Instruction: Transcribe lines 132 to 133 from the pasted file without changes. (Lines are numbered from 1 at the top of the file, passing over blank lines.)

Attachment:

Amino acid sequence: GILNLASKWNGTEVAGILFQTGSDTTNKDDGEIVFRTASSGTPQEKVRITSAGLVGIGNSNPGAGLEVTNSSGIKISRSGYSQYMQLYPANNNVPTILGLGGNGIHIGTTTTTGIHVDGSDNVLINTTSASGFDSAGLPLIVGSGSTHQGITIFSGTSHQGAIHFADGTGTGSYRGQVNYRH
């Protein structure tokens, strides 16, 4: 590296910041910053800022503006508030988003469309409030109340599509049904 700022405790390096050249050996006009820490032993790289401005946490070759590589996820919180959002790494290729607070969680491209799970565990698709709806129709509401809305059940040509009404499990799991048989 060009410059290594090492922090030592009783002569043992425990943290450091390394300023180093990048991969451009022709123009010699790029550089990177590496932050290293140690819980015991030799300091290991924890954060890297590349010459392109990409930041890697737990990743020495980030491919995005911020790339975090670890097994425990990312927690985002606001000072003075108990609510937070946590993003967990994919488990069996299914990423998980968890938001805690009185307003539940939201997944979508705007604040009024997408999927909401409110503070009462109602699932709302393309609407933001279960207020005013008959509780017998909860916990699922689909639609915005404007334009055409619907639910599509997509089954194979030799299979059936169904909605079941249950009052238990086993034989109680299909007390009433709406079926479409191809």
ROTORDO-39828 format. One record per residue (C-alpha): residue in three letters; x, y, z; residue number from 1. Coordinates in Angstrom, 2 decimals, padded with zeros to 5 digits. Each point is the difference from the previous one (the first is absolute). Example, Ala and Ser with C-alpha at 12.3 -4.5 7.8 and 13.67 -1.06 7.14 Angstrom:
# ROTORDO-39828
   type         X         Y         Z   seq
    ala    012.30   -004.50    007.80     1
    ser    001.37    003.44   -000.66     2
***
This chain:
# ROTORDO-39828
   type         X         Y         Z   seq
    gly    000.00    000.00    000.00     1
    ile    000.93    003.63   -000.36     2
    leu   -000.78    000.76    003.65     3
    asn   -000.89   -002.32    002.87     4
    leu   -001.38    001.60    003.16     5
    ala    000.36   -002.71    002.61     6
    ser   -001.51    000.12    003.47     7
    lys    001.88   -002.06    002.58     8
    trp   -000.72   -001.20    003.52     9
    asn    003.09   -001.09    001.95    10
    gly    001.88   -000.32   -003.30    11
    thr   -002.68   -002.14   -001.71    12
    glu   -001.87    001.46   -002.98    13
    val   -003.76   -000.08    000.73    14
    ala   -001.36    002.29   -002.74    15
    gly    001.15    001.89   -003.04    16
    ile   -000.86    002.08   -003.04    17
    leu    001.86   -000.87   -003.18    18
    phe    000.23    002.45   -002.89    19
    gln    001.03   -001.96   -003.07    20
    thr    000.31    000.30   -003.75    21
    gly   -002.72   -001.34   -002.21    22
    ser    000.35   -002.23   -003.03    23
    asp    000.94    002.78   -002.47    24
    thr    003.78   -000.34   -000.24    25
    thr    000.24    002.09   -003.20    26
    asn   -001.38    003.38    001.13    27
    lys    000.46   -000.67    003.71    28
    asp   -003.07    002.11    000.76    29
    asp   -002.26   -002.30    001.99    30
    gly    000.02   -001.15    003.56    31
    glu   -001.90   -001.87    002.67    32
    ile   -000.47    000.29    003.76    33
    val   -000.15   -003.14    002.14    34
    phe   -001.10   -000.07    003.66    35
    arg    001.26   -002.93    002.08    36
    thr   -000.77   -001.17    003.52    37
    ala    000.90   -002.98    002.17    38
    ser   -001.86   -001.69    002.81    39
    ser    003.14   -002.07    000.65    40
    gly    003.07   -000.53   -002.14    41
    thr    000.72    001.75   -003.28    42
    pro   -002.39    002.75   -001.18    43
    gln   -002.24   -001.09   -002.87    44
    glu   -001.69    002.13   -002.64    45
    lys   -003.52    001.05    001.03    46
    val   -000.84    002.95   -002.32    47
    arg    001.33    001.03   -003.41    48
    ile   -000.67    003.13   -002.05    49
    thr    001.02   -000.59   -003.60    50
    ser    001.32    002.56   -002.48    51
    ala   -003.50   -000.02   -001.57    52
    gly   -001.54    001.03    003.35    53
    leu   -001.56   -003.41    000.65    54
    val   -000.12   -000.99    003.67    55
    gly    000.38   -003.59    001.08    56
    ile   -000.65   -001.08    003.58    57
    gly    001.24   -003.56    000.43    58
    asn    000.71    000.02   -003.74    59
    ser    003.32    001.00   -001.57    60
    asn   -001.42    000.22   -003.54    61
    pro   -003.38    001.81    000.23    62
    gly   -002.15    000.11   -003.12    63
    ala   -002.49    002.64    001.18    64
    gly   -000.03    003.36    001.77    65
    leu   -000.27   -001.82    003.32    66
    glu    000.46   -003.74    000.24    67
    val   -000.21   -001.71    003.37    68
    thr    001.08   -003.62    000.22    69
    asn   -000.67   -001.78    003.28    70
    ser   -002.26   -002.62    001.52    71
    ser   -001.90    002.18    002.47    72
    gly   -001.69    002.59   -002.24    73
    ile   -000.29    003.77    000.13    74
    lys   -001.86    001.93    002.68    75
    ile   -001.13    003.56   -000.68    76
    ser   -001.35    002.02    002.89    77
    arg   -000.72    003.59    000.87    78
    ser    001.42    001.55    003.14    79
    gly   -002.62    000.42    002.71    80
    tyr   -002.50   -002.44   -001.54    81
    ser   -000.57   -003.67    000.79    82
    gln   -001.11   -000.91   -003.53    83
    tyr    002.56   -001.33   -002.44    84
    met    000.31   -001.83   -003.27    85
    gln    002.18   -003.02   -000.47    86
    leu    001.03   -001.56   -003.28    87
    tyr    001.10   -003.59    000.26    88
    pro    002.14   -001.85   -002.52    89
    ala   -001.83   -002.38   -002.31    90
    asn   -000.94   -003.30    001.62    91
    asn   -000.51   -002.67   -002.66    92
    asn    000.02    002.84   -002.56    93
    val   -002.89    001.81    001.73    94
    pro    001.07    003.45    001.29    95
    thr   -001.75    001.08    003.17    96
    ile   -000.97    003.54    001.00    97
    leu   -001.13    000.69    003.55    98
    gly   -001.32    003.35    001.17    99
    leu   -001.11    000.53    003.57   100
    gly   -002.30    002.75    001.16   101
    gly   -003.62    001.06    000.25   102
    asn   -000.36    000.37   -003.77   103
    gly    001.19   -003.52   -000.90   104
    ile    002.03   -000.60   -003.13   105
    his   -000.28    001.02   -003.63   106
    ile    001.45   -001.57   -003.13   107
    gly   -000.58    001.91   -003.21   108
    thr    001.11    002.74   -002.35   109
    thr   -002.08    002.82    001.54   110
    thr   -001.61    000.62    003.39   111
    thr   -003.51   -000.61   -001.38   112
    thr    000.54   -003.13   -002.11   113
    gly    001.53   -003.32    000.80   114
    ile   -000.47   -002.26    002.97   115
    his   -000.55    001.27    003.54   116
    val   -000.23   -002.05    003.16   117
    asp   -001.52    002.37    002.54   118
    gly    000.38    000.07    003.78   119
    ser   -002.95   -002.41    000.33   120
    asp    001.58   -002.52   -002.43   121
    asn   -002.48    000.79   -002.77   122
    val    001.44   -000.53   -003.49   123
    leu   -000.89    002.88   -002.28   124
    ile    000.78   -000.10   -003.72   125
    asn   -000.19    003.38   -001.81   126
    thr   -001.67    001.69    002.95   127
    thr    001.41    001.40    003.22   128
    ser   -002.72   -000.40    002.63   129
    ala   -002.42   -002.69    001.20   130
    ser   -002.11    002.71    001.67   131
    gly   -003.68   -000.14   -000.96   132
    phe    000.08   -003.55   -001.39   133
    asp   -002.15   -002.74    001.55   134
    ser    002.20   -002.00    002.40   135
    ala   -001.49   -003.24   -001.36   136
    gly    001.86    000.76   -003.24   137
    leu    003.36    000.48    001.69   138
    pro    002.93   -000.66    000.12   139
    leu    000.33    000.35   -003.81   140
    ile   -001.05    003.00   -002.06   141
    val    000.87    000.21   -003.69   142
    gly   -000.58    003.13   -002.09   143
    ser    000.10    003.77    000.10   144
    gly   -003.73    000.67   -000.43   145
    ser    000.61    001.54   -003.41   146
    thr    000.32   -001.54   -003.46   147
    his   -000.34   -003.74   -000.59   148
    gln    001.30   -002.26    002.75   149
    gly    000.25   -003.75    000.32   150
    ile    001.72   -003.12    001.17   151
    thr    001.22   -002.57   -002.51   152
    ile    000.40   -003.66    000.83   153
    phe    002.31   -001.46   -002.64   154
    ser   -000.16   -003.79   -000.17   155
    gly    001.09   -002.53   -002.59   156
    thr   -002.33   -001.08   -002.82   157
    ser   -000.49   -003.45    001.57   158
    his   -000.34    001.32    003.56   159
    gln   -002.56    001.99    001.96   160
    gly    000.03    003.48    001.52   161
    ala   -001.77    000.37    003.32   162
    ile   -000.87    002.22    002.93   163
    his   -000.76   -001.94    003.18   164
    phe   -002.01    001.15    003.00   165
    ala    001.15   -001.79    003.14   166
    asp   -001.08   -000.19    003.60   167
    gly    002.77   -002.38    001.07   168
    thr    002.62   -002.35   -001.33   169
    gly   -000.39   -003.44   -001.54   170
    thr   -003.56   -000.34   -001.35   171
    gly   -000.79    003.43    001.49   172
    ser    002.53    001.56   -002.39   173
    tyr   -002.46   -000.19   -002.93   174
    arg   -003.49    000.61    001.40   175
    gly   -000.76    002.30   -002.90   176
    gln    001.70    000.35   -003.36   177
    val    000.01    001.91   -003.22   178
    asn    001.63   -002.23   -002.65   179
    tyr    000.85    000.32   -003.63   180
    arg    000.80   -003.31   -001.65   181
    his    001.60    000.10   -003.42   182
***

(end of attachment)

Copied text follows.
    asp    001.58   -002.52   -002.43   121
    asn   -002.48    000.79   -002.77   122